ONE always had doubts about the reduction in poverty levels, from 64 per cent in 2001 to 30pc in 2014, being uniform across the country. Now the discrepancies between urban and rural areas and within metropolitan centres as revealed in a new World Bank report should serve as an eye-opener to anyone in a position of authority.
The report, titled When Water Becomes a Hazard: A Diagnostic Report on the State of Water Supply, Sanitation and Poverty in Pakistan and its Impact on Child Stunting, finds large “spatial disparities in poverty levels” and “in the pace of poverty reduction”. Over the past decade and a half, “Khyber Pakhtunkhwa saw the largest decline in poverty, followed by Punjab and Sindh” but in Balochistan, the poorest province in the country, the poverty rate in 2014 was a hefty 57pc.
Neither this nor the finding that rural areas lag behind the urban parts in terms of both poverty and access to basic services (education and health) should cause as much surprise as the disclosure about pockets of high poverty inside well-off districts, and that “districts that host large cities like Lahore, Rawalpindi and Faisalabad have much higher levels of within-district inequality than smaller districts”.
The failure to manage fecal sludge or waste water poses a grave threat to public health in rural Pakistan.
The focus of the report is on “the relationship between poverty, access to water and sanitation, and the nutritional status of children — especially child stunting” and it brings out the havoc that is being caused by the non-availability of safe water for drinking and other purposes. After noting a substantial reduction in open defecation — from 29pc in 2004-05 to 13pc in 2014-15 — due to increased access to water, sanitation and hygiene (WASH) facilities throughout the country, the report dwells on the gigantic failure to prevent water pollution. The rural areas have much less access to WASH facilities than their urban compatriots, and “the public sector provides virtually no piped water or sanitation in rural areas”.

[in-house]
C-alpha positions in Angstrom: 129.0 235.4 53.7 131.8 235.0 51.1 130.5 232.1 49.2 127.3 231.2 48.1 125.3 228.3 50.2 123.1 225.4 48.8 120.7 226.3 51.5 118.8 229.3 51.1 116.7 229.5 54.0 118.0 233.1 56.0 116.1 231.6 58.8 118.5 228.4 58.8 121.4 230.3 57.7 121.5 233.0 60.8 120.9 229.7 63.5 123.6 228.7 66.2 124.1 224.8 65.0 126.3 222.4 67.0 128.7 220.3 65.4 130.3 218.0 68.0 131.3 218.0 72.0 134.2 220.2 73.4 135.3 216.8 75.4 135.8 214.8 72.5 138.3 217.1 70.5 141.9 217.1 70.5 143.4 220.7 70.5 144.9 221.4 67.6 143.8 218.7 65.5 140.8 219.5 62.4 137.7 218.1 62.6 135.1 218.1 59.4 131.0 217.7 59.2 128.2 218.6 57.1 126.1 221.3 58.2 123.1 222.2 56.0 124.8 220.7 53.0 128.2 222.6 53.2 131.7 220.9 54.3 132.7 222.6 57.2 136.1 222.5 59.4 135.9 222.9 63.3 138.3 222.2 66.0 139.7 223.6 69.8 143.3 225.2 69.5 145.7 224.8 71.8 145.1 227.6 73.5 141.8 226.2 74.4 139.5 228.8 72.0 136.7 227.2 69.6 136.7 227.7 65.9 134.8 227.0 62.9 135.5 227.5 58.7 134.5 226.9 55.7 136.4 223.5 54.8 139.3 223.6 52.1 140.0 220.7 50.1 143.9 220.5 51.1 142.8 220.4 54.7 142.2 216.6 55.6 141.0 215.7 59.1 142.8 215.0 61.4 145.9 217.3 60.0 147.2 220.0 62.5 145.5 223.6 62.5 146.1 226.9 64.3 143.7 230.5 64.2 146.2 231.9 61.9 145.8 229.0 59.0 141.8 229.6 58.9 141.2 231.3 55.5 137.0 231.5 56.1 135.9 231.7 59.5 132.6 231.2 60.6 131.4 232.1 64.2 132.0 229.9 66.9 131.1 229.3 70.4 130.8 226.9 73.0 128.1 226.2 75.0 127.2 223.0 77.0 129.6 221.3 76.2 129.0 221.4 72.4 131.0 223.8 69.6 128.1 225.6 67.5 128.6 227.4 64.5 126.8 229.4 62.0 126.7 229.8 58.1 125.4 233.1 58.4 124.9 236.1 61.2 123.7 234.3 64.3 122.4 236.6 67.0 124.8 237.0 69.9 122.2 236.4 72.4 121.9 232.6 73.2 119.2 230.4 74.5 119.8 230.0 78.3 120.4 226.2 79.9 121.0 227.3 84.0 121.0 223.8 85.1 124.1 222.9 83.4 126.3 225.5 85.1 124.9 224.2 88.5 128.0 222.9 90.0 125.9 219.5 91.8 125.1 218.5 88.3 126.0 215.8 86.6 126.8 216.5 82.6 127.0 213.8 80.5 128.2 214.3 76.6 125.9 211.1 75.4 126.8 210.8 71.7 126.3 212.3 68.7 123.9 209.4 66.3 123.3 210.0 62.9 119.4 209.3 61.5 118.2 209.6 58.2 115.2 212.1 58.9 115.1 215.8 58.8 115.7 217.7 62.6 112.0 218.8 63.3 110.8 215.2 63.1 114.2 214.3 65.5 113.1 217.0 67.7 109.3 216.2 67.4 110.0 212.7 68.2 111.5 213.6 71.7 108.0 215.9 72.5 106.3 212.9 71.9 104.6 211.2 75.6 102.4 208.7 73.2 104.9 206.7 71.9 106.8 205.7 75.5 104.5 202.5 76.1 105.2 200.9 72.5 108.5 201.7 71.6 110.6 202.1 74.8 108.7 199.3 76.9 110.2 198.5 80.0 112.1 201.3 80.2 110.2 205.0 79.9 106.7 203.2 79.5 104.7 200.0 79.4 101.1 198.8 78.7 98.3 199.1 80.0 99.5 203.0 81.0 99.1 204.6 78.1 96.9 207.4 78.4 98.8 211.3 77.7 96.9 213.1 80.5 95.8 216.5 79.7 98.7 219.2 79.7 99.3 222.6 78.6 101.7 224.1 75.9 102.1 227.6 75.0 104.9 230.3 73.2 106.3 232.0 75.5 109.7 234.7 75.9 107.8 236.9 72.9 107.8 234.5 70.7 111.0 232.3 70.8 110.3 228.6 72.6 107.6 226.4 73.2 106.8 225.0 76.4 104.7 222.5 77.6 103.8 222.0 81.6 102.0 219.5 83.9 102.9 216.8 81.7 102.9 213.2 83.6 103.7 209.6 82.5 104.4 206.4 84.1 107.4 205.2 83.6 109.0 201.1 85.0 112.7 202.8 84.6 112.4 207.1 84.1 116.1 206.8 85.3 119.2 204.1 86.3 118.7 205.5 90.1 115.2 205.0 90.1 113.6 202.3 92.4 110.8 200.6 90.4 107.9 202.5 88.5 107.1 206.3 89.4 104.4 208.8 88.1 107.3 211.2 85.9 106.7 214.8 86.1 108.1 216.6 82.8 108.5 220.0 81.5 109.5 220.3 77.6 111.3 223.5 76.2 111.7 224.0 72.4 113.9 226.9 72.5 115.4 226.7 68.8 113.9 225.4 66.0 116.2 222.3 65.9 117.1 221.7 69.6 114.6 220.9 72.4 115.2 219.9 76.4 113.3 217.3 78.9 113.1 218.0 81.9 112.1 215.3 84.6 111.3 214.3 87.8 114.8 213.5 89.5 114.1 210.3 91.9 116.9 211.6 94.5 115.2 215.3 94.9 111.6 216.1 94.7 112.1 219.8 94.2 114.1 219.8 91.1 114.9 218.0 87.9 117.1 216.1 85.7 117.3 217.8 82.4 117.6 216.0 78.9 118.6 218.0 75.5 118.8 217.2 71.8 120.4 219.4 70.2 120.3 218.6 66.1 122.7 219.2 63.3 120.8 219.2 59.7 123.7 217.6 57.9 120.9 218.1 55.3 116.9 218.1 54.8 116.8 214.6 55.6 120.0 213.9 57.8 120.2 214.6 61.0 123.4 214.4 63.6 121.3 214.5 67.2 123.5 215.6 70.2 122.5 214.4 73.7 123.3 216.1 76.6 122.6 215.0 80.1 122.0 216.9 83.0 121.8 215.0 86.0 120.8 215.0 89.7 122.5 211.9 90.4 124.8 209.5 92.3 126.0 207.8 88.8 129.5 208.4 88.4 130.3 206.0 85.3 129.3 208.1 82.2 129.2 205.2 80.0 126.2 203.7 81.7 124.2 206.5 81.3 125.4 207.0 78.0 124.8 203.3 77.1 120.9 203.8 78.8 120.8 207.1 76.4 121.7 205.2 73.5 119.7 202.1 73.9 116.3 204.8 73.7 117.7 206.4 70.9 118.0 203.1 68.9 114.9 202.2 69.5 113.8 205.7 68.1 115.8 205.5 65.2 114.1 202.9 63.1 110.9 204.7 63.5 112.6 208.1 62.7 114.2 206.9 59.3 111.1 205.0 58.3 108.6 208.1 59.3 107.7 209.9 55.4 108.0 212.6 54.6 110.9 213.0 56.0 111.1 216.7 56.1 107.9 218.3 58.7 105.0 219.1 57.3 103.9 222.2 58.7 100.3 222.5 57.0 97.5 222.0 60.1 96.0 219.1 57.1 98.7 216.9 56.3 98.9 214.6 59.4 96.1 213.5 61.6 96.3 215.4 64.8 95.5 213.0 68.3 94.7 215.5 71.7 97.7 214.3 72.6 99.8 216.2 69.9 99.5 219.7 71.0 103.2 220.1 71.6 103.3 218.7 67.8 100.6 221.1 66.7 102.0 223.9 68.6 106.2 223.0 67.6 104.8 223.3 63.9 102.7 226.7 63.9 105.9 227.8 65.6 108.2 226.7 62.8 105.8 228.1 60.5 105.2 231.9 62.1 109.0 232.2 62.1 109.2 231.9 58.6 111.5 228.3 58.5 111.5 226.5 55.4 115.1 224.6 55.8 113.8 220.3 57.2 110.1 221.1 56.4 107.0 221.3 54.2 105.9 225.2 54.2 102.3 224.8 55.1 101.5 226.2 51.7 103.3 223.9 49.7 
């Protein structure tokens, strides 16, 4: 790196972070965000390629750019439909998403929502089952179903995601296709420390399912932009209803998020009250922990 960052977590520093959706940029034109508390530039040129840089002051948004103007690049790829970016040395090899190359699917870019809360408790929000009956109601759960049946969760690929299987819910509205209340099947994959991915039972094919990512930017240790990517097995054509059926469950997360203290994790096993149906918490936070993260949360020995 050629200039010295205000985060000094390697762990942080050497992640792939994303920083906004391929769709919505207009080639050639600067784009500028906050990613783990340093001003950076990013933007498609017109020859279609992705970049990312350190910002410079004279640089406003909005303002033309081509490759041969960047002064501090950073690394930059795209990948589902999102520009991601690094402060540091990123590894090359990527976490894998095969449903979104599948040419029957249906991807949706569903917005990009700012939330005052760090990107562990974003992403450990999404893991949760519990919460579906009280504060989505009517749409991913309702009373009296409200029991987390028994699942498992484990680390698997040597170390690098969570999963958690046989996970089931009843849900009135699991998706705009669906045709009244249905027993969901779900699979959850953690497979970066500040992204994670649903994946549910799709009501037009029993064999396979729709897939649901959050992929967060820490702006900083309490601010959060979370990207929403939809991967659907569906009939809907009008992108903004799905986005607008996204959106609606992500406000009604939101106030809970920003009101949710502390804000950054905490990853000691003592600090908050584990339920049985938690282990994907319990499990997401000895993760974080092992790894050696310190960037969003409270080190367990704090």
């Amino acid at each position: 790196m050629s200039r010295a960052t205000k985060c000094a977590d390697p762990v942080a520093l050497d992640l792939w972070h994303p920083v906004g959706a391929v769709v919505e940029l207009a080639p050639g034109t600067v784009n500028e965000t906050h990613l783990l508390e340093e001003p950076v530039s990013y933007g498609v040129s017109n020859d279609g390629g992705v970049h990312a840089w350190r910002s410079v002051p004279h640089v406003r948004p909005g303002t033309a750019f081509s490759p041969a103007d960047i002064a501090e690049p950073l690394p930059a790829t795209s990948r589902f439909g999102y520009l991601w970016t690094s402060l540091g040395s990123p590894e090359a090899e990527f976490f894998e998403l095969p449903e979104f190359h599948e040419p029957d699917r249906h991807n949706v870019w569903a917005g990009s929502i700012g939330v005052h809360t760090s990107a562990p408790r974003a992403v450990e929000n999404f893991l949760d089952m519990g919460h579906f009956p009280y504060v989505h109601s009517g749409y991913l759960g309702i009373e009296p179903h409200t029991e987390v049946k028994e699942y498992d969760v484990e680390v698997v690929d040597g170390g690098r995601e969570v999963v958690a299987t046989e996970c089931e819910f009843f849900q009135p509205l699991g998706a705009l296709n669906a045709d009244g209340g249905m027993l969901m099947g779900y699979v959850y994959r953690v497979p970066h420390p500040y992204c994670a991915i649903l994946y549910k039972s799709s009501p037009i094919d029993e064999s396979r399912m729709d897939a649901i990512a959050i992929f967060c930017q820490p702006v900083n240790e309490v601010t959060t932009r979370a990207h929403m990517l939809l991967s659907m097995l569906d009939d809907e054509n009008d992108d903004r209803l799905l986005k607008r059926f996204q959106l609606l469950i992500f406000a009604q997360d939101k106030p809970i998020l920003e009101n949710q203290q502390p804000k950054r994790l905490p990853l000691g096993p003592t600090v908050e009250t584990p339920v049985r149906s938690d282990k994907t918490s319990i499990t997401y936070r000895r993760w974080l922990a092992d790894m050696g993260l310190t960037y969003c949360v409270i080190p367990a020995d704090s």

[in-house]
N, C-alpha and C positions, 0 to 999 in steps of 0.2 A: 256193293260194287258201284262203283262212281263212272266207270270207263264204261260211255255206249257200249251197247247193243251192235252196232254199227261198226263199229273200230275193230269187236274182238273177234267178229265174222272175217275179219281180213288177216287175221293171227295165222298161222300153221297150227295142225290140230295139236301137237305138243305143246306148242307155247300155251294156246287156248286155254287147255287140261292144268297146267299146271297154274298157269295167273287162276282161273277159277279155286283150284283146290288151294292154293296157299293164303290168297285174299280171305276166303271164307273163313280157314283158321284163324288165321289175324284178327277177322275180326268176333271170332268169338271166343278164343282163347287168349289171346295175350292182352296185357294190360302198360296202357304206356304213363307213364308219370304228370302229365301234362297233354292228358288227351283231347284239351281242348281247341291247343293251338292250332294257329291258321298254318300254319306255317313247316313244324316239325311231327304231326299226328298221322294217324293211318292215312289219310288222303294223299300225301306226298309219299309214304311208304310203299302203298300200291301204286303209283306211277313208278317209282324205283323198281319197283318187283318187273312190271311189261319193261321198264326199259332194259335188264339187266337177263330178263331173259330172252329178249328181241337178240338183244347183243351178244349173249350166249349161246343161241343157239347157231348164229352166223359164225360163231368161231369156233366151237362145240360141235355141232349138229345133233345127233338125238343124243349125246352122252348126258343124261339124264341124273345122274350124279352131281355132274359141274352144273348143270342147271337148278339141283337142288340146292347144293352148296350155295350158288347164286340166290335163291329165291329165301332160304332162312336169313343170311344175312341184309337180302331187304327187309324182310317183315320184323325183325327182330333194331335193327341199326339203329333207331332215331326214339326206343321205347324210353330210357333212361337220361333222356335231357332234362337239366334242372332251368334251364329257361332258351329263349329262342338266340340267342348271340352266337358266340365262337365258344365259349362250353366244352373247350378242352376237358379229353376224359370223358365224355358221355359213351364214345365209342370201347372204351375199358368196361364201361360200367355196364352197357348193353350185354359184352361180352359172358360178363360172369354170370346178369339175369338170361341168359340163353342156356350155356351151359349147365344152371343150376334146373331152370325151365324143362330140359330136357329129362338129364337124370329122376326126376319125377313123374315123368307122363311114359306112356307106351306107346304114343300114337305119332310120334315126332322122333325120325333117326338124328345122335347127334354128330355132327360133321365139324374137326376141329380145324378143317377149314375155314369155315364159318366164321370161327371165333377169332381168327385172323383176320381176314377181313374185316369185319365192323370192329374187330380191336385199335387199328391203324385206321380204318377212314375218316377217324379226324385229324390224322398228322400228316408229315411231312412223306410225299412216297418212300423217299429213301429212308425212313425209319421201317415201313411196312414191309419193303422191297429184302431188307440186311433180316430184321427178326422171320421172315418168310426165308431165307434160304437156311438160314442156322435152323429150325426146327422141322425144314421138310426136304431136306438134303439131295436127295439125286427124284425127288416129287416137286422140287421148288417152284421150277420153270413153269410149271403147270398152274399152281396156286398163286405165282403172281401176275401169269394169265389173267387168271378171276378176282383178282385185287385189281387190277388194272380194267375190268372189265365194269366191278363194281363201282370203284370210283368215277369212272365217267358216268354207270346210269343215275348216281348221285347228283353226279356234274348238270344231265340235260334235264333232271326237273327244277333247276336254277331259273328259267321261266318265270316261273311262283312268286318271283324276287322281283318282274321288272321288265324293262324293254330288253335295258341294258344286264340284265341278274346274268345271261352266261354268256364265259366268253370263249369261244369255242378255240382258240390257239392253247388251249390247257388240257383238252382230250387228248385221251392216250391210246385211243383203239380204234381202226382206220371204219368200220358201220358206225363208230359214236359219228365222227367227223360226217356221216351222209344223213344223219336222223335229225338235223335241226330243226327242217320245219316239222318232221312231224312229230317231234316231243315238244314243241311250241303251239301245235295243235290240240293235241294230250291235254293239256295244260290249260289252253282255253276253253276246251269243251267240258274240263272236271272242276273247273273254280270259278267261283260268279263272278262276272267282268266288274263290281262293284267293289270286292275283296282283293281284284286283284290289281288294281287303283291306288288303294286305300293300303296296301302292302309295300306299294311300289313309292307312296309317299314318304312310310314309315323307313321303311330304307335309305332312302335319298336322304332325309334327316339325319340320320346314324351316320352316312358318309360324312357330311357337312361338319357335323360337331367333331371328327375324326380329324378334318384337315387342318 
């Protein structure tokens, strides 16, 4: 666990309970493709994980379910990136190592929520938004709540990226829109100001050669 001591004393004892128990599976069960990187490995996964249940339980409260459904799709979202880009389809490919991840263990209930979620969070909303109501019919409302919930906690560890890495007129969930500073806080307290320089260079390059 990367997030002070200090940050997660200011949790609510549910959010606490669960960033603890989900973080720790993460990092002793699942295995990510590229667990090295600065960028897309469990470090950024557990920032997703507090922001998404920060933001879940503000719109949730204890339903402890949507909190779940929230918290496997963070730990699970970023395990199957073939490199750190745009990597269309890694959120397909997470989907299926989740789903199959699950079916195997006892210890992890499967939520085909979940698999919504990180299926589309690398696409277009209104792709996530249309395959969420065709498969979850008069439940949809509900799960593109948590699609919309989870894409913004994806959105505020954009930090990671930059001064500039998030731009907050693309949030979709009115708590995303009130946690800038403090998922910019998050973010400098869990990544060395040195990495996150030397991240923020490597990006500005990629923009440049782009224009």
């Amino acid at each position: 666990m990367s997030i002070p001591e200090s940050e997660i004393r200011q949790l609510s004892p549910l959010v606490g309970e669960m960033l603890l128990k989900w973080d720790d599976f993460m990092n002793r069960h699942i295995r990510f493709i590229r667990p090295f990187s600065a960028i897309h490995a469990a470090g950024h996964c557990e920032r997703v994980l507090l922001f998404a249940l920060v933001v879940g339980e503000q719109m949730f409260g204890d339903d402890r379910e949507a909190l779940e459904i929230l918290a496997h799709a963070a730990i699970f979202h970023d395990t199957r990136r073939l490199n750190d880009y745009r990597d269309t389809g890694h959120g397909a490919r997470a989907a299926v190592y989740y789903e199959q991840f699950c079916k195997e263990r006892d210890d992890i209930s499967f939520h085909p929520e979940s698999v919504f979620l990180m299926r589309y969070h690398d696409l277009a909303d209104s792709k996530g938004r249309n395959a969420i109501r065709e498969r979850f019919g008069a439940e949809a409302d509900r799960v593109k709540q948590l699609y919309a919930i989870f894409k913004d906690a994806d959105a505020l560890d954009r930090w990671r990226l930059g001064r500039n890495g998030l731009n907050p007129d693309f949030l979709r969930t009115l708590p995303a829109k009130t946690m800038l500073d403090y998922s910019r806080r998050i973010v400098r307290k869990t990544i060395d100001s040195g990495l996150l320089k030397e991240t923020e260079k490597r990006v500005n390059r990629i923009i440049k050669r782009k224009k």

The failure to manage fecal sludge or waste water poses a grave threat to public health in rural Pakistan. About 42pc of households in rural Punjab, 60pc in rural KP and 82pc in rural Sindh and Balochistan have no drainage system worth the name. “Untreated fecal waste water seeps into groundwater aquifers or drains into surface water, polluting both. Fecal sludge also contaminates the soil.”
The report concludes: “Lack of investment in fecal waste management, combined with the expansion of low-quality toilets, is the most critical determinant of weak nutritional outcomes in Pakistan.”
One factor of the poor WASH infrastructure in rural Pakistan highlighted in the report is the preferential allocation of resources to provincial capitals from 2004 to 2015. The total per capita allocation for Lahore was almost 18 times higher than the average for all other districts in Punjab combined. Meanwhile, Karachi received almost 100 times more in per capita terms than the other districts of Sindh.